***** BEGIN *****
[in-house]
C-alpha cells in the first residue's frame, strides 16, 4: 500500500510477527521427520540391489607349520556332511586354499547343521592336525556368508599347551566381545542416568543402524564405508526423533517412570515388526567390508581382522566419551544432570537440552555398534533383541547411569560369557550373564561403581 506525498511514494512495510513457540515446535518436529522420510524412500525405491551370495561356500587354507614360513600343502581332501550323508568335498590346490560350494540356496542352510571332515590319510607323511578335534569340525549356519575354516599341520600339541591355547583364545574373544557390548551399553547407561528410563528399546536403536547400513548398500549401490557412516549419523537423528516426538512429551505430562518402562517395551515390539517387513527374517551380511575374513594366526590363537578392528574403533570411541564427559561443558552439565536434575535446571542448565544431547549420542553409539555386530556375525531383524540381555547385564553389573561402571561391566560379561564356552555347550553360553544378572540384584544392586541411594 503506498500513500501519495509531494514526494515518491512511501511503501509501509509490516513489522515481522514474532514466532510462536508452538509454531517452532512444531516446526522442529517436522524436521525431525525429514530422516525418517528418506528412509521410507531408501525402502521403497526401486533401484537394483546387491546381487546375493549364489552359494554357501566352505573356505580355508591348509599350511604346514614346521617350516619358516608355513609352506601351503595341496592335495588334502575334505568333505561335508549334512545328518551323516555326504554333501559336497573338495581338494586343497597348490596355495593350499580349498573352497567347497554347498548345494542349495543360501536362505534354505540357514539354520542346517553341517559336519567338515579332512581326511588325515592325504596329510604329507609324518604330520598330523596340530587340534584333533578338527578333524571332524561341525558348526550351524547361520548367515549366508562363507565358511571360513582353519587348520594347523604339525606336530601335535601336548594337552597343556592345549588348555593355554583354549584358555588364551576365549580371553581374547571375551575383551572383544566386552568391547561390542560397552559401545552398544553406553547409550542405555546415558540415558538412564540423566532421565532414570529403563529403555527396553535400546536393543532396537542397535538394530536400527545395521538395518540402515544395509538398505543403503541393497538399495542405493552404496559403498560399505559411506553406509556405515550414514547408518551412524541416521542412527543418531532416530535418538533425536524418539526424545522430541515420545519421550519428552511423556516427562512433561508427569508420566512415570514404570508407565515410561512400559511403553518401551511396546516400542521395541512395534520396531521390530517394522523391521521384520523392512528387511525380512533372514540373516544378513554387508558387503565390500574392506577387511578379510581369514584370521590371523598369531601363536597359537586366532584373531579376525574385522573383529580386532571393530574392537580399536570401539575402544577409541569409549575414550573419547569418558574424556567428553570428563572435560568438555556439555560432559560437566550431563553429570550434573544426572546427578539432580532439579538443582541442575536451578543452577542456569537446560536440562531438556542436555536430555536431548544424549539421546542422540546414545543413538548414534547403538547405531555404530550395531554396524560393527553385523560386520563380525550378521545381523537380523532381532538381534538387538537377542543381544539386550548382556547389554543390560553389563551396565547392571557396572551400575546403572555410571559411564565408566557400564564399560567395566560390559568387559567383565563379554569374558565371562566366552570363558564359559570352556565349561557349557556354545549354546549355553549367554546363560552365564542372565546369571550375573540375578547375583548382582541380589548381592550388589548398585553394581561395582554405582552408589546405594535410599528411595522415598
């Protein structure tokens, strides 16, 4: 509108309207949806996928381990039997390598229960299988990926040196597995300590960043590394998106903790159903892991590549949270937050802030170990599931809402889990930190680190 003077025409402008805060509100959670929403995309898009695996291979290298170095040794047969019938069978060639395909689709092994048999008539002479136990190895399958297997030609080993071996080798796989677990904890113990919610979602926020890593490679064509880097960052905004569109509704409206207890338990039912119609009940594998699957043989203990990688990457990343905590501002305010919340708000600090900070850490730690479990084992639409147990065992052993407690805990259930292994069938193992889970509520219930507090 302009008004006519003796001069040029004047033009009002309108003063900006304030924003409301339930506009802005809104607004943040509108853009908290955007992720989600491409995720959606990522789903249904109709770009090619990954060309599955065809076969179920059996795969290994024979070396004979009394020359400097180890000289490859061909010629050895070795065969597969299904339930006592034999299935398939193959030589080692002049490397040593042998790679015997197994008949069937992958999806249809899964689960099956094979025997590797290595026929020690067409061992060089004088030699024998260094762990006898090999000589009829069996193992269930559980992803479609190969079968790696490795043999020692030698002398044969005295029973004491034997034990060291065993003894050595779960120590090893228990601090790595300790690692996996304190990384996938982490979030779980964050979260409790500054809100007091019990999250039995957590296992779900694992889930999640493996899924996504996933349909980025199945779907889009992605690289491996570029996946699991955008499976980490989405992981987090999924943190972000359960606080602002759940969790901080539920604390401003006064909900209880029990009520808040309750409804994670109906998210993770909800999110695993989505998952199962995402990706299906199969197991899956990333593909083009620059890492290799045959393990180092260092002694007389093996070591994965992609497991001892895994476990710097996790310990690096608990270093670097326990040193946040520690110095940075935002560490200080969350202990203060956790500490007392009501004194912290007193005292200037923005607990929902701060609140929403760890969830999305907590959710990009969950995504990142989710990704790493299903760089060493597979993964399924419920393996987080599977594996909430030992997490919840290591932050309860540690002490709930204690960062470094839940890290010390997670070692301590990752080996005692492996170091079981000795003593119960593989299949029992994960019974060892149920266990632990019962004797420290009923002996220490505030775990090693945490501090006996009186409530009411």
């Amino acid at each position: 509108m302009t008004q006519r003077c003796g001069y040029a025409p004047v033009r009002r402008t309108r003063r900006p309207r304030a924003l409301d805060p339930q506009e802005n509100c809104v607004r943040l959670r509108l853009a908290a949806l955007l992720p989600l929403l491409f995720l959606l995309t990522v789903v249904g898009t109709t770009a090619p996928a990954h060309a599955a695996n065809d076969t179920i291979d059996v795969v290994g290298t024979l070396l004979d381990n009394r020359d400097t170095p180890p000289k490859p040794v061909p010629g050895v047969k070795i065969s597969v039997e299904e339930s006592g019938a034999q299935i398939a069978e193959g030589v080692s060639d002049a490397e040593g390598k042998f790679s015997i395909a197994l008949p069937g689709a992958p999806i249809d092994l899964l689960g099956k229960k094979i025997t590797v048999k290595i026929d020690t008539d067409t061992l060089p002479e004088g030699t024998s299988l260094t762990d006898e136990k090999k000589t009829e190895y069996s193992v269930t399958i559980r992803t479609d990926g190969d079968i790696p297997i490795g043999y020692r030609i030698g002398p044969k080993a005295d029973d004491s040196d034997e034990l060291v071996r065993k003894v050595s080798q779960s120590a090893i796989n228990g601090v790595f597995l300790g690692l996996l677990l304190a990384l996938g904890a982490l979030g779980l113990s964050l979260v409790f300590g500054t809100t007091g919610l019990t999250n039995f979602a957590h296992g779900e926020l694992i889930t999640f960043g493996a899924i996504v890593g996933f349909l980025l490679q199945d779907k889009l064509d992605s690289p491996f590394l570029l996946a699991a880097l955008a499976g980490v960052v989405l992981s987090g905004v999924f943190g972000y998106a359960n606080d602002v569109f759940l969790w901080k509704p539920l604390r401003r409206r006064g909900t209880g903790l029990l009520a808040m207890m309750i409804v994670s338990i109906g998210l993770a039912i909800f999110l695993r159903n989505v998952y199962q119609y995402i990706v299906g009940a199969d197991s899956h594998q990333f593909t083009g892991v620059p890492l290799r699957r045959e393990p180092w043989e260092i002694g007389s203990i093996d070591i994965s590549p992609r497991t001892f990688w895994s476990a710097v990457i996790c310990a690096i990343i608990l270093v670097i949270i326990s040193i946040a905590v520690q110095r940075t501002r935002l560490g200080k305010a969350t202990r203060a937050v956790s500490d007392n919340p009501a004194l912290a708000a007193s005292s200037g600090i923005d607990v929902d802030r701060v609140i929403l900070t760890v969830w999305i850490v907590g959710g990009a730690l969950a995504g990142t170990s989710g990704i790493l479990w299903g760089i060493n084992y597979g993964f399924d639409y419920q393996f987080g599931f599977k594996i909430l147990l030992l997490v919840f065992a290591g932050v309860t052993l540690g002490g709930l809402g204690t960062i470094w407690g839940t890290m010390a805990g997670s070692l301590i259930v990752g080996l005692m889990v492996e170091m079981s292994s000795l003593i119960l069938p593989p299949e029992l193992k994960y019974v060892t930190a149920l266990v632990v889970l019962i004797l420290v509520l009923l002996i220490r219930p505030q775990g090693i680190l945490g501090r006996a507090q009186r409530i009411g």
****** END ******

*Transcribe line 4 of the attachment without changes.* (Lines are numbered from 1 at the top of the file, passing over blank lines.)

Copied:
């Amino acid at each position: 509108m302009t008004q006519r003077c003796g001069y040029a025409p004047v033009r009002r402008t309108r003063r900006p309207r304030a924003l409301d805060p339930q506009e802005n509100c809104v607004r943040l959670r509108l853009a908290a949806l955007l992720p989600l929403l491409f995720l959606l995309t990522v789903v249904g898009t109709t770009a090619p996928a990954h060309a599955a695996n065809d076969t179920i291979d059996v795969v290994g290298t024979l070396l004979d381990n009394r020359d400097t170095p180890p000289k490859p040794v061909p010629g050895v047969k070795i065969s597969v039997e299904e339930s006592g019938a034999q299935i398939a069978e193959g030589v080692s060639d002049a490397e040593g390598k042998f790679s015997i395909a197994l008949p069937g689709a992958p999806i249809d092994l899964l689960g099956k229960k094979i025997t590797v048999k290595i026929d020690t008539d067409t061992l060089p002479e004088g030699t024998s299988l260094t762990d006898e136990k090999k000589t009829e190895y069996s193992v269930t399958i559980r992803t479609d990926g190969d079968i790696p297997i490795g043999y020692r030609i030698g002398p044969k080993a005295d029973d004491s040196d034997e034990l060291v071996r065993k003894v050595s080798q779960s120590a090893i796989n228990g601090v790595f597995l300790g690692l996996l677990l304190a990384l996938g904890a982490l979030g779980l113990s964050l979260v409790f300590g500054t809100t007091g919610l019990t999250n039995f979602a957590h296992g779900e926020l694992i889930t999640f960043g493996a899924i996504v890593g996933f349909l980025l490679q199945d779907k889009l064509d992605s690289p491996f590394l570029l996946a699991a880097l955008a499976g980490v960052v989405l992981s987090g905004v999924f943190g972000y998106a359960n606080d602002v569109f759940l969790w901080k509704p539920l604390r401003r409206r006064g909900t209880g903790l029990l009520a808040m207890m309750i409804v994670s338990i109906g998210l993770a039912i909800f999110l695993r159903n989505v998952y199962q119609y995402i990706v299906g009940a199969d197991s899956h594998q990333f593909t083009g892991v620059p890492l290799r699957r045959e393990p180092w043989e260092i002694g007389s203990i093996d070591i994965s590549p992609r497991t001892f990688w895994s476990a710097v990457i996790c310990a690096i990343i608990l270093v670097i949270i326990s040193i946040a905590v520690q110095r940075t501002r935002l560490g200080k305010a969350t202990r203060a937050v956790s500490d007392n919340p009501a004194l912290a708000a007193s005292s200037g600090i923005d607990v929902d802030r701060v609140i929403l900070t760890v969830w999305i850490v907590g959710g990009a730690l969950a995504g990142t170990s989710g990704i790493l479990w299903g760089i060493n084992y597979g993964f399924d639409y419920q393996f987080g599931f599977k594996i909430l147990l030992l997490v919840f065992a290591g932050v309860t052993l540690g002490g709930l809402g204690t960062i470094w407690g839940t890290m010390a805990g997670s070692l301590i259930v990752g080996l005692m889990v492996e170091m079981s292994s000795l003593i119960l069938p593989p299949e029992l193992k994960y019974v060892t930190a149920l266990v632990v889970l019962i004797l420290v509520l009923l002996i220490r219930p505030q775990g090693i680190l945490g501090r006996a507090q009186r409530i009411g």